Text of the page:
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Submitted by , posted on 15 March 2005



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These are some shots from my demo entry to the NVIDIA demo competition held at my University (RWTH-Aachen). It is written in C++ using OpenGL, target platform is a Linux machine with a Geforce6800 although a Windows Visual Studio Project file is included and may work (thanks to Sander van Rossen). I've made some changes after the port so i don't know if it is still working. The demo was developed with all preprocessing tools and all artwork in about one and a half month.

It takes place in some kind of altar/temple, with some bird statue (probably an bald eagle). It features day/night transitions (powertweaked, not realistic). The models are done by myself and my brother. I think modelling was one of the hardest part of the demo (at least for me, having to learn how to master Blender first).

The demo features

a) 3 complete High Dynamic Range pipelines:
  • 64 bit RGBA HDR buffer using GL_ATI_texture_float (bilinear filtered) for Geforce 6800 level hardware
  • 64 bit RGBA HDR buffer using GL_NV_float_buffer and GL_NV_texture_rectangle (no filter) for Geforce 5800 level hardware
  • 32 bit RGBE buffer (no filter, slow) for the ATI Radeon 9700+ (since there is no (working) floating point p-buffer support in the ATI Linux driver) Using tonemapping with automatic adapting exposure based on the average scene intensity and a post process intensity based bloom filter. Also a vignette effect (as seen in the NVIDIA SDK) is included, dimming the resulting framebuffer based on the distance from the center.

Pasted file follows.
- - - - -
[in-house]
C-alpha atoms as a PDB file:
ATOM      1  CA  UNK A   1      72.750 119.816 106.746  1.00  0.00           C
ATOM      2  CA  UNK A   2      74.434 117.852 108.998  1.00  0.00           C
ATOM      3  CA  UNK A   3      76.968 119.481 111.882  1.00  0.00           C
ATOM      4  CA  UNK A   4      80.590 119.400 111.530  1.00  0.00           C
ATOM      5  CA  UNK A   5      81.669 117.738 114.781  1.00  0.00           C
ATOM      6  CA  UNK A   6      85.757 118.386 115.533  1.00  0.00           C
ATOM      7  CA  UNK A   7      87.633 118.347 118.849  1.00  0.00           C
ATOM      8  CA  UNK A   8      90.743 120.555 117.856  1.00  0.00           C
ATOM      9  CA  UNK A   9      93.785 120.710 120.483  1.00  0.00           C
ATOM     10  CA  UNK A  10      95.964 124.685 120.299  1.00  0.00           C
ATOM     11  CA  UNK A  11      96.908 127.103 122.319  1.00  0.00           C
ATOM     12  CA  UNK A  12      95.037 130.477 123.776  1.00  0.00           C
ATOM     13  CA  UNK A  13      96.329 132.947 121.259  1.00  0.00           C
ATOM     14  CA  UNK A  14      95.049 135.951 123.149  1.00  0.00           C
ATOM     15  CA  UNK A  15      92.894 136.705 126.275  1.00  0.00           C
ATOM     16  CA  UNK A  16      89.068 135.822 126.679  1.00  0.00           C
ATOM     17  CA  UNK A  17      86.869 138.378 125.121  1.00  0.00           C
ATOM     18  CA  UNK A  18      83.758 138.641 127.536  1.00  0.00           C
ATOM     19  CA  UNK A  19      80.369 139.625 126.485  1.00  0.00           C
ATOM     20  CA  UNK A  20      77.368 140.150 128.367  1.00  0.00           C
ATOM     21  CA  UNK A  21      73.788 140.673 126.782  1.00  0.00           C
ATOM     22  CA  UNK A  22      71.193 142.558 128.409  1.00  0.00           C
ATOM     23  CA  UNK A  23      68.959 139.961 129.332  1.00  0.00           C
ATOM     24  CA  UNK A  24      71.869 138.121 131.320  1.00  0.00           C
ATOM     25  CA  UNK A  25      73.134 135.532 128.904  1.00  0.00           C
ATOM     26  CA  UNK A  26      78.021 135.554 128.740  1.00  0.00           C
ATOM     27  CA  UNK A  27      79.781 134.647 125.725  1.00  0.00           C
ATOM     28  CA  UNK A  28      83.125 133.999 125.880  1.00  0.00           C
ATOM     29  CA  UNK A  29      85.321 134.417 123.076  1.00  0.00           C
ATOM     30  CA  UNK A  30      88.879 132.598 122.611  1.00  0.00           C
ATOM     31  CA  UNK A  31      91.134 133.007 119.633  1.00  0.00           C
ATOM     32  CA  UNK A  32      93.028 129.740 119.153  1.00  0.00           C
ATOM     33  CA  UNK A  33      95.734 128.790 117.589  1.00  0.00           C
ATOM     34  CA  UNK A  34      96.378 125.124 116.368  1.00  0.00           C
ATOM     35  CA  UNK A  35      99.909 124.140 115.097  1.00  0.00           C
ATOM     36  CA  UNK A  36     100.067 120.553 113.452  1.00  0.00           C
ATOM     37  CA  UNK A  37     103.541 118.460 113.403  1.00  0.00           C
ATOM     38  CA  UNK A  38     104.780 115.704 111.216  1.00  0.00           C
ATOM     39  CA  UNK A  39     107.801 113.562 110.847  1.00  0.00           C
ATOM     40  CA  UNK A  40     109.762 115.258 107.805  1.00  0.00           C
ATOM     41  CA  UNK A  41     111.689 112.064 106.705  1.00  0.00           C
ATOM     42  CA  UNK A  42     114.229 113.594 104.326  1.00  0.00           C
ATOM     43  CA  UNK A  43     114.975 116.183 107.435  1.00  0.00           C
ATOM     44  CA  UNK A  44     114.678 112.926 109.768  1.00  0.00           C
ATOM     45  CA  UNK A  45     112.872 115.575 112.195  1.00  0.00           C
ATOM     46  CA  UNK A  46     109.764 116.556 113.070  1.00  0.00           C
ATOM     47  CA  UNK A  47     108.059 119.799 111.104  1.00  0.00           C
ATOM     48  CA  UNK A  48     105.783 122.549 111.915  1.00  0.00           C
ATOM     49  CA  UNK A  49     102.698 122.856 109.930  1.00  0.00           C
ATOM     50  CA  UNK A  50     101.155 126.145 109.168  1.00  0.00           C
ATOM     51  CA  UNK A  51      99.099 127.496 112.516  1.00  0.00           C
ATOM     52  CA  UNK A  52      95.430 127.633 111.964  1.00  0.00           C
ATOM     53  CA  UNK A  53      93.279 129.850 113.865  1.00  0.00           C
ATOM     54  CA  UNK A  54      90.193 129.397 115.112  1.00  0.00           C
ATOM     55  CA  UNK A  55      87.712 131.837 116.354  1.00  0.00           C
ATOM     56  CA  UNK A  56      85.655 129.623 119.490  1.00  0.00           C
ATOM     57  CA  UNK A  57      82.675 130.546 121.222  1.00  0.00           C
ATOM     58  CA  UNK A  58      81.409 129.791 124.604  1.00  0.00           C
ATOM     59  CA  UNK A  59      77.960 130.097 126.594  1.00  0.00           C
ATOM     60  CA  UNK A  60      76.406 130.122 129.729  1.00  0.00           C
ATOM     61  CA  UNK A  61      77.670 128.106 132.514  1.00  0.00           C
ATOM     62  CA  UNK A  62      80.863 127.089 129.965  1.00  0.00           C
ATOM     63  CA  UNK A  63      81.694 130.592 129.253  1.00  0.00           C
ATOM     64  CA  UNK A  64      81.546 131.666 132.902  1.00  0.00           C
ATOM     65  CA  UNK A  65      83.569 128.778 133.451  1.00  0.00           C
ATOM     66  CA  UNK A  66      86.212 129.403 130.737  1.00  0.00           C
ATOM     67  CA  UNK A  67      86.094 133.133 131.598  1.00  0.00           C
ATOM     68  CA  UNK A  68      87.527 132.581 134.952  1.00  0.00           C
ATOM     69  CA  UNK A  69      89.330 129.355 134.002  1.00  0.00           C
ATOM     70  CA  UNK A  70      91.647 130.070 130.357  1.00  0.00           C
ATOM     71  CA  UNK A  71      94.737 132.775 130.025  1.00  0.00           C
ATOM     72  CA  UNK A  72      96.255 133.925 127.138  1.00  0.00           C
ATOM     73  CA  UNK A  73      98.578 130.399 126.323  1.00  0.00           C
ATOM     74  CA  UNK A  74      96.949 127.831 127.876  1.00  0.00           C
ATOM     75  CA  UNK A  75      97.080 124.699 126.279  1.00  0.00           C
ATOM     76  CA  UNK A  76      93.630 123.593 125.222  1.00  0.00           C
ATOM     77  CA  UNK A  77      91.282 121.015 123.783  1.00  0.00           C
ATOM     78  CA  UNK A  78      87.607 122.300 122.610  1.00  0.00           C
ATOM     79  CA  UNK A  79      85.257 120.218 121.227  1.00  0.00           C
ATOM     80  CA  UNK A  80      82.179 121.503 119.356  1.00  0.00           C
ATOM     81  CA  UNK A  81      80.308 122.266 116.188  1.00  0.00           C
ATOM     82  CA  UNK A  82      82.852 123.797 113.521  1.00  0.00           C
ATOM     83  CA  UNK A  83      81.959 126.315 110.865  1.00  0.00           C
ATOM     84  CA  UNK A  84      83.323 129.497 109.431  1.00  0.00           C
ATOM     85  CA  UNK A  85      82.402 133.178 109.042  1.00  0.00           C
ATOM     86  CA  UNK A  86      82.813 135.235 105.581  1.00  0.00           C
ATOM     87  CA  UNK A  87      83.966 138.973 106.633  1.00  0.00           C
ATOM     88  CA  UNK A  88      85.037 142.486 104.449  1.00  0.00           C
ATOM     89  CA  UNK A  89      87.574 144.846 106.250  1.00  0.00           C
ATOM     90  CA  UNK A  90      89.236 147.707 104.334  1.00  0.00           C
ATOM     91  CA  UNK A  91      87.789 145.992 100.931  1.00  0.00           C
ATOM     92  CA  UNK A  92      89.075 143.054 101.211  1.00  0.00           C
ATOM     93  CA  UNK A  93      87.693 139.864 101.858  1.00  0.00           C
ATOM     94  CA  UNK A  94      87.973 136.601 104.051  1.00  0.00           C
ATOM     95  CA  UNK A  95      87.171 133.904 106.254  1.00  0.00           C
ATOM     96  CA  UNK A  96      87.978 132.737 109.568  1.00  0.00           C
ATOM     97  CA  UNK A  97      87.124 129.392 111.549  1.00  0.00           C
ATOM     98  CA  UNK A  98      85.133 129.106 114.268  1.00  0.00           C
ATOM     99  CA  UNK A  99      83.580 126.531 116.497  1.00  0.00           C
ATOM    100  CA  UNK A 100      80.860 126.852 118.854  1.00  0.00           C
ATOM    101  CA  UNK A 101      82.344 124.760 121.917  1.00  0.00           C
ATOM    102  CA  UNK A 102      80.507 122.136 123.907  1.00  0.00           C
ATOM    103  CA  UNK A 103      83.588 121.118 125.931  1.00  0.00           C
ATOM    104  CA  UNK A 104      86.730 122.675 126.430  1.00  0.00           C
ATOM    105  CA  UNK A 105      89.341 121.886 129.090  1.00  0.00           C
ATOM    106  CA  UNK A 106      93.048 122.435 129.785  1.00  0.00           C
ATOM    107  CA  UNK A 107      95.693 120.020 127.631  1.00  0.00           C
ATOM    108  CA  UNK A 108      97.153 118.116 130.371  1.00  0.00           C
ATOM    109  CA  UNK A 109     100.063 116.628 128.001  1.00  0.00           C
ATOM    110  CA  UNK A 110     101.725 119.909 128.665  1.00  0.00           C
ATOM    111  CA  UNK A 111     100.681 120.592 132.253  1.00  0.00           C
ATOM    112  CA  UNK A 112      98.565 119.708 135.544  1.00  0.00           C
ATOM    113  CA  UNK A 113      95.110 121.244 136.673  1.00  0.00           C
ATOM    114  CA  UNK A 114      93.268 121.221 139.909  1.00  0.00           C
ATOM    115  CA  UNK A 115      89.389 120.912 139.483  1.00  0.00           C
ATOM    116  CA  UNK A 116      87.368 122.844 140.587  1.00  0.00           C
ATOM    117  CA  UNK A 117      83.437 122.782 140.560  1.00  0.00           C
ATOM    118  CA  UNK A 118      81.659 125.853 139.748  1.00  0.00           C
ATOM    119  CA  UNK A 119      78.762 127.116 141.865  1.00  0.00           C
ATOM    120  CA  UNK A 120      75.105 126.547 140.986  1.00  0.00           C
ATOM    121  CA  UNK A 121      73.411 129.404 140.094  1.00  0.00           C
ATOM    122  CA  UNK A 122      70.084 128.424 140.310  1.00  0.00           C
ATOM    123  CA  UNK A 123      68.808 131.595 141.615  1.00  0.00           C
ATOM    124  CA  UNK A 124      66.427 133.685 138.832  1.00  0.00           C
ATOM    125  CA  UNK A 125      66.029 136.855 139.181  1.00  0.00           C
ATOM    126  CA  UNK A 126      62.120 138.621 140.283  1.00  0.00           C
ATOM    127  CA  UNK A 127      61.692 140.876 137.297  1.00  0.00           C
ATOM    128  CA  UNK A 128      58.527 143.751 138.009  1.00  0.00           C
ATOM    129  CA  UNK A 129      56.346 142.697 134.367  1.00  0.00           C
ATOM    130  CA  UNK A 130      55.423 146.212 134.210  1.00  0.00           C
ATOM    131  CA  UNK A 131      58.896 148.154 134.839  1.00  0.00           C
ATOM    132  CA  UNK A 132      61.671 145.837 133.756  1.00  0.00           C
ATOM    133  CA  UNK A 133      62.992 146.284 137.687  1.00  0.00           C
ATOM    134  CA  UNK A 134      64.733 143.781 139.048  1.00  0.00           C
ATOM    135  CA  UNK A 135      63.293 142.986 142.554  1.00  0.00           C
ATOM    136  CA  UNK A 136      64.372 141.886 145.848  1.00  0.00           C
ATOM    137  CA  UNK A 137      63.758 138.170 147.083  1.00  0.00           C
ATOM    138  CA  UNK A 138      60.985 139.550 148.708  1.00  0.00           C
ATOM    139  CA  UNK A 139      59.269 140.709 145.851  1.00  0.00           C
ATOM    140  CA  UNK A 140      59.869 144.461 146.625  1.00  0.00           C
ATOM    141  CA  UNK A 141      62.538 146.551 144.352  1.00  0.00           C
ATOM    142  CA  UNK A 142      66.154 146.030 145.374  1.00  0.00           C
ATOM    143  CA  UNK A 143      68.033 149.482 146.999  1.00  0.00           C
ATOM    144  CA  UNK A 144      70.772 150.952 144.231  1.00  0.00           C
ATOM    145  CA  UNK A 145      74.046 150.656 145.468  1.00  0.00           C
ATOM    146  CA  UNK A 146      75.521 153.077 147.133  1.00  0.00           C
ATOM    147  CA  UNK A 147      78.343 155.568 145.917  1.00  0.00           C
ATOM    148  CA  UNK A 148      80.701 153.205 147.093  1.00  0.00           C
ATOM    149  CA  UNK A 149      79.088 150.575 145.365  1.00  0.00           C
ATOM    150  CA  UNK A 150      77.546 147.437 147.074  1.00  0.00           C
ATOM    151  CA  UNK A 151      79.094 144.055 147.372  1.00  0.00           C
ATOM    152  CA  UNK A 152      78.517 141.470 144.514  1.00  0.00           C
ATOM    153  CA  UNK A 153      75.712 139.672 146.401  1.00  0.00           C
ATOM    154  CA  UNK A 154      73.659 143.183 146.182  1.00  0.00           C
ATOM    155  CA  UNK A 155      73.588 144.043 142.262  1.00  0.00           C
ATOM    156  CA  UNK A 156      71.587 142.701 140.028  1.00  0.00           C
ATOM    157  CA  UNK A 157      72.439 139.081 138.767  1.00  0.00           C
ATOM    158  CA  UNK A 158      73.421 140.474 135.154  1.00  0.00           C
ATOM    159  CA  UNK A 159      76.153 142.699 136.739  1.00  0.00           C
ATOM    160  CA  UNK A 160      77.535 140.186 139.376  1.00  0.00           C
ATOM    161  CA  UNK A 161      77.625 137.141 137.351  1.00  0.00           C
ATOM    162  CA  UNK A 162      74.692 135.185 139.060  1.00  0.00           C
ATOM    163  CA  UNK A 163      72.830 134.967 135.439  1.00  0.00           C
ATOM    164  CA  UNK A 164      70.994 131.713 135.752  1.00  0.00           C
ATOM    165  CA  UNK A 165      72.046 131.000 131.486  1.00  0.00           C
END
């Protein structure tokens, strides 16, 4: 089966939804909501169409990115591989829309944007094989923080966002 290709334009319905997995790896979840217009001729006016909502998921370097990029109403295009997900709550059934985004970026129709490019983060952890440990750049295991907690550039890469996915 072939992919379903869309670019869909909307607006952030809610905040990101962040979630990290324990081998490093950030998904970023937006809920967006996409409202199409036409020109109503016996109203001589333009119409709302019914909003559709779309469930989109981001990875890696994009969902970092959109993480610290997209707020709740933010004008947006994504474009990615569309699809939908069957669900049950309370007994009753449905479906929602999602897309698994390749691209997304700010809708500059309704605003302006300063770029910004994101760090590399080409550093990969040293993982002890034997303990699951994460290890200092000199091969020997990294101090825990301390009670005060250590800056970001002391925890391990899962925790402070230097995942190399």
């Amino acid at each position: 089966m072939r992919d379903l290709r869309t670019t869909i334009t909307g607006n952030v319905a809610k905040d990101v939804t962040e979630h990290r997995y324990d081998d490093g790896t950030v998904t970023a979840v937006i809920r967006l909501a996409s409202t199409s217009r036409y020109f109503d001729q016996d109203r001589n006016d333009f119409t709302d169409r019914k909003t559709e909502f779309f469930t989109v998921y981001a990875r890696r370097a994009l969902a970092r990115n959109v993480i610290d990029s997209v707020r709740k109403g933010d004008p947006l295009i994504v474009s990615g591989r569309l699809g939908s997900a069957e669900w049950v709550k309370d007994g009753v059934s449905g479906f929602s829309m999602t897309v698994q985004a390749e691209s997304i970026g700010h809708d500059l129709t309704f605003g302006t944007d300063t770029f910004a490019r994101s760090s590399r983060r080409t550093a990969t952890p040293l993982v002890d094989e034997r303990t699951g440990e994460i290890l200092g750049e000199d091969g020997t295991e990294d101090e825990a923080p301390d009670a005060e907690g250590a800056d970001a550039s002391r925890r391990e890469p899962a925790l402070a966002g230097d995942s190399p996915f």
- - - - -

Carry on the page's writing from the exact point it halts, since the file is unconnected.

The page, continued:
• b) Precomputed Radiance Transfer using Spherical Harmonic Lighting: The lighting is entriely precomputed in a (rather long) preprocessing step. It works by casting rays from each vertex in all directions, accumulating the irradiance of the occluding triangles (works almost like enhanced ambient occlusion). Its not the fastest or most optimal algorithm, but it worked very well and was easy to implement, especially given the very short amount of time available. The BRDF on each face is then approximated by a 3rd order SH. Since it is a Per-Vertex implementation, the triangulation requirement is quite high and about 50.000 faces in the demo. The diffuse distance light can be rotated around at will.

    c) Fresnel term water blending between screenspace refractions and cubemap reflections (only skybox) based on viewing angle. I've implemented a simple fix for a common problem with screenspace refraction, where geometry that is not below the water surface gets refracted as the texture coordinates are bent outside the underwater region. It works by first alpha-masking the water regions. When rendering the refractions, if there is a non-alpha-masked texel, the original (unrefracted) texture coordinate is used instead of the refracted. This works pretty well in my case.

    About the screenshots:
  • The top one just shows the HDR, bloomfilter and spherical harmonic lighting.
  • In the middle left one you can see the global illumination soft shadowing behind the left and right pillar and below the top of the center pillar (with direct illumination it would be all shadowed).
  • The middle right screen shows the water. It's really boring in a screenshot, so better check out the video.
  • The lower screenshot show the day/night transition. While in the left its night with an average intensity of maybe 10^-1, in the right screenshot the light intensity is about 100x times as strong (dawn). This is where you would really see the difference between HDR and LDR, as the LDR image would be all black at night, and probably almost white at day.
  • More info, a video, the full source code (best viewed on Linux with an NVIDIA GFFX+ card) and two other cool demos: http://www-i8.informatik.rwth-aachen.de/teaching/cg1/competition.html

    Comments, critics and questions welcome
    Volker



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